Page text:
Using Vasoactive-Ventilation-Renal Score in Pediatric Heart Failure Cases as a Predictor of an Extended Intensive Care Unit Stay


Seung Jun Choi 1 , Seong Jong Park 1 , *

1 Division of Pediatric Critical Care Medicine, Department of Pediatrics, Asan Medical Center Children’s Hospital, University of Ulsan College of Medicine, Seoul, Republic of Korea

How to Cite: Choi S J, Park S J. Using Vasoactive-Ventilation-Renal Score in Pediatric Heart Failure Cases as a Predictor of an Extended Intensive Care Unit Stay. Iran J Pediatr. 2021;31(3):e106815. doi: 10.5812/ijp.106815.


Iranian Journal of Pediatrics: 31 (3); e106815
Published Online: June 20, 2021
Article Type: Research Article
Received: June 24, 2020
Revised: February 26, 2021
Accepted: April 11, 2021


Background: The vasoactive-ventilation-renal (VVR) score is a disease severity index for predicting outcomes of pediatric patients receiving cardiac surgeries. We investigated whether the VVR score on admission can predict the length of stay (LOS) in the pediatric intensive care unit (PICU) in children diagnosed with heart failure (HF).

Methods: Medical records were reviewed for pediatric HF cases between January 2010 and December 2016. We calculated the VVR score using the electronic data, including measurements obtained at the time of admission and analyzed the correlation between the VVR score and prolonged LOS (PLOS). A PLOS was defined by a longer stay than the median duration for the surviving cases.

Results: A total of 113 pediatric HF cases were reviewed, of which 96 cases were finally included in the study. The median [IQR] LOS was 12 [6, 22] days. The use of a mechanical ventilator and extracorporeal membrane oxygenation (ECMO) were associated with PLOS. The area under the curve (AUC) of the vasoactive-inotropic score (VIS), VVR score, lactic acid level, and brain natriuretic peptide (BNP) for evaluating the association with mechanical ventilator or ECMO use was 0.682 (P = 0.006), 0.823 (P < 0.001), 0.683 (P = 0.006), and 0.783 (P < 0.001), respectively. In multivariable logistic regression analysis, the VVR score was the only significant parameter for predicting PLOS.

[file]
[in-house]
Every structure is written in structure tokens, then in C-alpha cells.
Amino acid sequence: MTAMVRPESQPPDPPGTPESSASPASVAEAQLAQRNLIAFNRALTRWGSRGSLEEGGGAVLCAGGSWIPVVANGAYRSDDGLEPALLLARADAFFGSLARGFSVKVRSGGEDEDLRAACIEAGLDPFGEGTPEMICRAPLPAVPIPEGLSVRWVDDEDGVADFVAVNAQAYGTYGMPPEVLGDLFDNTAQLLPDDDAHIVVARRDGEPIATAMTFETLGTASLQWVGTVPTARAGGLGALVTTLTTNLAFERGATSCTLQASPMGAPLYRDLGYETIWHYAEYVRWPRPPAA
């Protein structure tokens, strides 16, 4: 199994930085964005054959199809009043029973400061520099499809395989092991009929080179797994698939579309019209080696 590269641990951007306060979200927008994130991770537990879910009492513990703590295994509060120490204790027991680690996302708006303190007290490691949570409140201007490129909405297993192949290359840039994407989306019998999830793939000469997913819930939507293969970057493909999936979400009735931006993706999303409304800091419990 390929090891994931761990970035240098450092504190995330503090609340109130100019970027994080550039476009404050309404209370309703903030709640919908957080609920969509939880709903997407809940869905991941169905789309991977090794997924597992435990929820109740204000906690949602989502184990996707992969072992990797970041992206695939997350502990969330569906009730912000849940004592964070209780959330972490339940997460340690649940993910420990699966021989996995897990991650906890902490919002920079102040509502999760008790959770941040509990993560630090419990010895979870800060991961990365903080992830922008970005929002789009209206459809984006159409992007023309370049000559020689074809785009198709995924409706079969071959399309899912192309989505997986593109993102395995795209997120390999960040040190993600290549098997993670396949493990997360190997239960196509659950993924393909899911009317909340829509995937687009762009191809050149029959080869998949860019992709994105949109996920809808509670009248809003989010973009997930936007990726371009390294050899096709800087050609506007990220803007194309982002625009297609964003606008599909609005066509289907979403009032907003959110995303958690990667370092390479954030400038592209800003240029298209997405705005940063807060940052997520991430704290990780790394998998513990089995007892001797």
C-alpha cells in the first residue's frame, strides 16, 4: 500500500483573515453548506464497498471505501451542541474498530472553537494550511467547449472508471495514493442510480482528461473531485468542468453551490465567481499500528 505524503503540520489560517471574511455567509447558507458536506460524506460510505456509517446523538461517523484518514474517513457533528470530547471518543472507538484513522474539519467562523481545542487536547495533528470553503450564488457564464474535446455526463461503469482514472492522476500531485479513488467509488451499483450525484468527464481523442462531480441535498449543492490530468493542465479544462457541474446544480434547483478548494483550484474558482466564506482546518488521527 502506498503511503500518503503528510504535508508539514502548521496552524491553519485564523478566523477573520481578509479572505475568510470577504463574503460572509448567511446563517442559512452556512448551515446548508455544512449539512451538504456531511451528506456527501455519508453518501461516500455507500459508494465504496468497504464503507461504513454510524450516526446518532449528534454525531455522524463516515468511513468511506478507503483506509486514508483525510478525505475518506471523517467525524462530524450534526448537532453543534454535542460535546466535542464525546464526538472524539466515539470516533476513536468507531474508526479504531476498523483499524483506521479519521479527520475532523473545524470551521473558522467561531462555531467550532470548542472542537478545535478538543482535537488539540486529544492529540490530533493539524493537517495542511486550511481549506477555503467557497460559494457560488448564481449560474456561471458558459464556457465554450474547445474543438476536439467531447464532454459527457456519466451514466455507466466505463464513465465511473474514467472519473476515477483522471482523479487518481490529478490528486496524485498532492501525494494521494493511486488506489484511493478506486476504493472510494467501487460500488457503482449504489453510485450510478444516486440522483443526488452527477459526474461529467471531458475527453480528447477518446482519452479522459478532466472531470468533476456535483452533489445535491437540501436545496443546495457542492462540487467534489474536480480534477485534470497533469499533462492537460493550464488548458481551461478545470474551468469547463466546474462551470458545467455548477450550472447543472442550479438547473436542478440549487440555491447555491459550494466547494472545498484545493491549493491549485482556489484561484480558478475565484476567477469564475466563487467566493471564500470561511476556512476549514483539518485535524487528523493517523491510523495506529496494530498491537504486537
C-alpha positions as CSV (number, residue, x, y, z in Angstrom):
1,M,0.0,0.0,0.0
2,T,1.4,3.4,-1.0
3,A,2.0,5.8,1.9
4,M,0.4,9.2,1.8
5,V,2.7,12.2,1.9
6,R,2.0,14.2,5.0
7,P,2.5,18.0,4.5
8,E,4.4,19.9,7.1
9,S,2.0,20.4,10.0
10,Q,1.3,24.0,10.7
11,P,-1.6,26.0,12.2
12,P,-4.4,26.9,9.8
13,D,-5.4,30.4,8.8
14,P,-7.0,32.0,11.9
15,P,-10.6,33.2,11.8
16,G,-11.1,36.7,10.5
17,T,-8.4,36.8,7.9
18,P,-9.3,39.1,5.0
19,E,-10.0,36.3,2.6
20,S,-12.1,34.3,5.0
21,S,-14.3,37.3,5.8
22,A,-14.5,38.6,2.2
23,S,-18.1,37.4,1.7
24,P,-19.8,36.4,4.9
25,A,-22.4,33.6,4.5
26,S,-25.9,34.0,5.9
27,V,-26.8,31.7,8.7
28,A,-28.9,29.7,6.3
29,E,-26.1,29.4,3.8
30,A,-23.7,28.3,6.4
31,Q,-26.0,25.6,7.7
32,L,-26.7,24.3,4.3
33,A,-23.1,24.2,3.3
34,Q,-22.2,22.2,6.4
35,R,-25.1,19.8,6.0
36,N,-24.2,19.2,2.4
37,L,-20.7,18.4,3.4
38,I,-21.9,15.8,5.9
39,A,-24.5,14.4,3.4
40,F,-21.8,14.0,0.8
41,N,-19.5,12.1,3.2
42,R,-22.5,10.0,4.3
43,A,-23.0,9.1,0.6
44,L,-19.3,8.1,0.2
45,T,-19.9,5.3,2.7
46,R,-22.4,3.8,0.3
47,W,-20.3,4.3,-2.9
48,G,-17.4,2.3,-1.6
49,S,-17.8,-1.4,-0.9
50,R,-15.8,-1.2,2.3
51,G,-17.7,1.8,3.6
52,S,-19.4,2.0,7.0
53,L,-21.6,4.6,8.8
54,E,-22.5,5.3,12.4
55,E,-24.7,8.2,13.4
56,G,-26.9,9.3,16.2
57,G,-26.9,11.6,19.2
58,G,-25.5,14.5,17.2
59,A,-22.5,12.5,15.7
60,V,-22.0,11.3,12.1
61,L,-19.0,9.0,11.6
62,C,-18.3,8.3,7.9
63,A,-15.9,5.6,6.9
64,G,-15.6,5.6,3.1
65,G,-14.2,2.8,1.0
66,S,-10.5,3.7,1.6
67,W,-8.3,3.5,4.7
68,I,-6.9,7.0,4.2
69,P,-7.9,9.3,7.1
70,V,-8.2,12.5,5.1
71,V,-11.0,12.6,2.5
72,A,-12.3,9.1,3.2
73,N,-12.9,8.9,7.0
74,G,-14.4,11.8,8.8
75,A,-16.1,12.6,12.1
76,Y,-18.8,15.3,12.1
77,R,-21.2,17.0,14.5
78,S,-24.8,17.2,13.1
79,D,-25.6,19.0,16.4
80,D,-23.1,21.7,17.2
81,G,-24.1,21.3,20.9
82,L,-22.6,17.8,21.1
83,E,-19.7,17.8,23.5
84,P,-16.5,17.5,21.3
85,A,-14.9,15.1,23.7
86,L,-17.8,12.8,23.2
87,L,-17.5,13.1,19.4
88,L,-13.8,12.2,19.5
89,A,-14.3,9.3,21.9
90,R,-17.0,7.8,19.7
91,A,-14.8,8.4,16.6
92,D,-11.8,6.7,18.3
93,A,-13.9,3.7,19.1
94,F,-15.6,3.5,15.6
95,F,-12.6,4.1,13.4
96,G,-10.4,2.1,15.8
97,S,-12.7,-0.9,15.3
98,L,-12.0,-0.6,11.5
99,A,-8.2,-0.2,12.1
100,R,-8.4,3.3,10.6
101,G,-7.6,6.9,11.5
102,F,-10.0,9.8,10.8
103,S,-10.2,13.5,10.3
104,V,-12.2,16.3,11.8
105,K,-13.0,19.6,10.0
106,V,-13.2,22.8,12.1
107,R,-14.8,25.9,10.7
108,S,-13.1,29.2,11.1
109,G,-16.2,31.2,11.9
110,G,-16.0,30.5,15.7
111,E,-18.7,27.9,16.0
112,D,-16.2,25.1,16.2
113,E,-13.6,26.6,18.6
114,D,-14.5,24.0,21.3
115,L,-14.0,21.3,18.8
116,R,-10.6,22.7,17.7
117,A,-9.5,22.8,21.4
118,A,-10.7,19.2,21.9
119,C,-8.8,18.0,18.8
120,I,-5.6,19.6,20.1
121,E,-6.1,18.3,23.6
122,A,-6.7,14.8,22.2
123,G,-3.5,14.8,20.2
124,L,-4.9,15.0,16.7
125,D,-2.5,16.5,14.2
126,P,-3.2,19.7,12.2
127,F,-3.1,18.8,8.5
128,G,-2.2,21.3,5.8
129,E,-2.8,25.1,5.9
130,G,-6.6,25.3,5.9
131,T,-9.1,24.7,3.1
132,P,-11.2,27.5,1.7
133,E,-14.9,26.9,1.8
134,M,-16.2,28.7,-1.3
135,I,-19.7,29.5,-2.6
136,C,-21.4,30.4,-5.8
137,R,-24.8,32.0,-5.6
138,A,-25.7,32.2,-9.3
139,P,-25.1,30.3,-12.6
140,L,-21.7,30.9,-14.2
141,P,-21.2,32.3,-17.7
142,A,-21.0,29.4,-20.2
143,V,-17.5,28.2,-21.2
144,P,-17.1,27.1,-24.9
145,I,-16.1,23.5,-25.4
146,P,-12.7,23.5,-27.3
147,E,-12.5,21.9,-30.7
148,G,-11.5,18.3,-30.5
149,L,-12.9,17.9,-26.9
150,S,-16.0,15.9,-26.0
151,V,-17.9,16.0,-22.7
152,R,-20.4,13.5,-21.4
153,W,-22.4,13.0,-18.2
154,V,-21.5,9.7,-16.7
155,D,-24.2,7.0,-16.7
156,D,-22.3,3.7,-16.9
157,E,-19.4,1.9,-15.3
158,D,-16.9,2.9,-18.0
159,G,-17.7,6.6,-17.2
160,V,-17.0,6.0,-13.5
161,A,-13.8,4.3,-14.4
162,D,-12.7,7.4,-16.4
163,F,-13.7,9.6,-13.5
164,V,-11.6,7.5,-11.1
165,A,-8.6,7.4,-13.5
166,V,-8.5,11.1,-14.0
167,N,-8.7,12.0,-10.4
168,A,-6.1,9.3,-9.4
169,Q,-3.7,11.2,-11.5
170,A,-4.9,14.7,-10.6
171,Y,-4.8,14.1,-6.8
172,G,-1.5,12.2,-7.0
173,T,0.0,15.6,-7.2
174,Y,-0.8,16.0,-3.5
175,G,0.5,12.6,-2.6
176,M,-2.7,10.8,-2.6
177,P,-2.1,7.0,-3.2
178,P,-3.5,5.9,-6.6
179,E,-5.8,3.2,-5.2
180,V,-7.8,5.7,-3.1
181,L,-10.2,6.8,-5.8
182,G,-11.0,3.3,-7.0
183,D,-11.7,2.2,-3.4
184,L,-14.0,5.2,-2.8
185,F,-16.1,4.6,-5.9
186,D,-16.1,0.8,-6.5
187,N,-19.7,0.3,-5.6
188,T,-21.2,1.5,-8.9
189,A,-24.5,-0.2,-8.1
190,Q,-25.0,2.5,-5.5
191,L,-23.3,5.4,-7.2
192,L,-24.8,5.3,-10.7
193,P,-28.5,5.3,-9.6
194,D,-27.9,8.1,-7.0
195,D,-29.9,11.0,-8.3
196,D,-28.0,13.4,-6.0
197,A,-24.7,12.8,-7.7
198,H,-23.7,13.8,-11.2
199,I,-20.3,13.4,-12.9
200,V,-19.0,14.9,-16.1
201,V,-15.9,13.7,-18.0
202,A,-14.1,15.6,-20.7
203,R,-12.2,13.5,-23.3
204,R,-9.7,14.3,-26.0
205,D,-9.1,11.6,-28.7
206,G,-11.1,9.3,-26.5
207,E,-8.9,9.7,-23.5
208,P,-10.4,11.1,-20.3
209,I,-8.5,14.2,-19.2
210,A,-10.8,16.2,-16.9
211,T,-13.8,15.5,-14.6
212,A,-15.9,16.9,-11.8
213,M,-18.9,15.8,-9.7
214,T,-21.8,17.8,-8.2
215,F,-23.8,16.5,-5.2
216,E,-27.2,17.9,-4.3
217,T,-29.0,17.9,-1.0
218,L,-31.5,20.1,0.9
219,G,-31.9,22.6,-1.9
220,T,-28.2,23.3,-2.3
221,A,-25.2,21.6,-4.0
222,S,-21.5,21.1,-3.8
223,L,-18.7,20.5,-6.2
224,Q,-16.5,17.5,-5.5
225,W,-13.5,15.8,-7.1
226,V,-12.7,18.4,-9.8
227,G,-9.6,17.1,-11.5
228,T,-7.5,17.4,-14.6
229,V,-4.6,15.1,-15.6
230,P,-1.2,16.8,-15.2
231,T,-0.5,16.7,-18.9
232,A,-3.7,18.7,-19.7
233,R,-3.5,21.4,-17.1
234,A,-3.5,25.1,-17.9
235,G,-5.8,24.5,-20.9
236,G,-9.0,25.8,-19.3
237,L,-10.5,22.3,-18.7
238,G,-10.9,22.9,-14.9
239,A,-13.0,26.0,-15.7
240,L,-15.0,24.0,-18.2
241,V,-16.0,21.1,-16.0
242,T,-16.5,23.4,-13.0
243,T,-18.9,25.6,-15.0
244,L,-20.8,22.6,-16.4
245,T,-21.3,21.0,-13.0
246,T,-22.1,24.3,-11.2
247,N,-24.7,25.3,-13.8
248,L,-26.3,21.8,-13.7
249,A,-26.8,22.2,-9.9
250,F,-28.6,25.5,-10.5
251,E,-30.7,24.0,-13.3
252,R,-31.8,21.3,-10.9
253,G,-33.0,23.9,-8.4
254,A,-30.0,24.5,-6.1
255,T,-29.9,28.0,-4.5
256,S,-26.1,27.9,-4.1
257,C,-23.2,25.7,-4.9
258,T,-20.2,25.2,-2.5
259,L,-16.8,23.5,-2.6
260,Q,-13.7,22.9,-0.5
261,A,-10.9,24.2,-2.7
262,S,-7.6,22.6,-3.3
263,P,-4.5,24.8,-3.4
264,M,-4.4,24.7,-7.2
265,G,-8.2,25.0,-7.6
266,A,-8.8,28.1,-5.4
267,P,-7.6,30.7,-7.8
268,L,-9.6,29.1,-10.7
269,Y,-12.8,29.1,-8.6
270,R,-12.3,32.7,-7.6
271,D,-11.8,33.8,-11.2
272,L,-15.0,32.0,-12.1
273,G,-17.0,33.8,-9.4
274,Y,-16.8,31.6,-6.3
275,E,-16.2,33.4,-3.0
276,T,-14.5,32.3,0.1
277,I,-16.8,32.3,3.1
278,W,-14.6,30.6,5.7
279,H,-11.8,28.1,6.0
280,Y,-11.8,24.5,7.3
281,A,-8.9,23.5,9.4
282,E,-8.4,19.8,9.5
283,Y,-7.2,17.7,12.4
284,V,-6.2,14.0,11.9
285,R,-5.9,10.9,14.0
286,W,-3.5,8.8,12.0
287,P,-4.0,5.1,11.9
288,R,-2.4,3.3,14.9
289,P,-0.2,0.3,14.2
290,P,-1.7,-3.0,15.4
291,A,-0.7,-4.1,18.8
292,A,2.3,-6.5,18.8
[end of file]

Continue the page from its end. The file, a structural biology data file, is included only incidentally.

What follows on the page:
Conclusions: The VVR score on admission to the PICU is predictive for mechanical ventilator or ECMO use, which correlates with a PLOS. Therefore, the VVR score at PICU admission in children with HF is a useful LOS marker.

1. Background

Heart failure (HF) is an impairment in the ability of the ventricle to fill with or eject blood due to structural or functional issues. This disorder leads to problems in hemodynamics, oxygen consumption, and exercise capacity and eventually becomes pathologic for almost every organ in the body (1).

The vasoactive-ventilation-renal (VVR) score is a novel disease severity index which includes components reflecting cardiovascular, pulmonary, and renal function. Recently, the usefulness of the VVR score in pediatric patients undergoing cardiac surgery has been reported (2, 3). In some studies (4, 5), the VVR score was shown to be predictive in particular of a prolonged length of stay (PLOS) in the intensive care unit (ICU).

The lactate level has been shown to be associated with the LOS in the ICU or hospital in adult patients who have undergone cardiac surgeries (6, 7). In addition, brain natriuretic peptide (BNP) was previously found to be associated with PLOS in adult HF patients (8). Vasoactive-inotropic score (VIS) was shown to be associated with PLOS in ICU in infants receiving cardiac surgery (9).

2. Objectives

In the current study, we aimed to determine whether the VVR score can predict pediatric ICU (PICU) PLOS in children with HF. We also aimed to compare the usefulness of the VVR score with the lactate or BNP levels in relation to these predictive properties.

3. Methods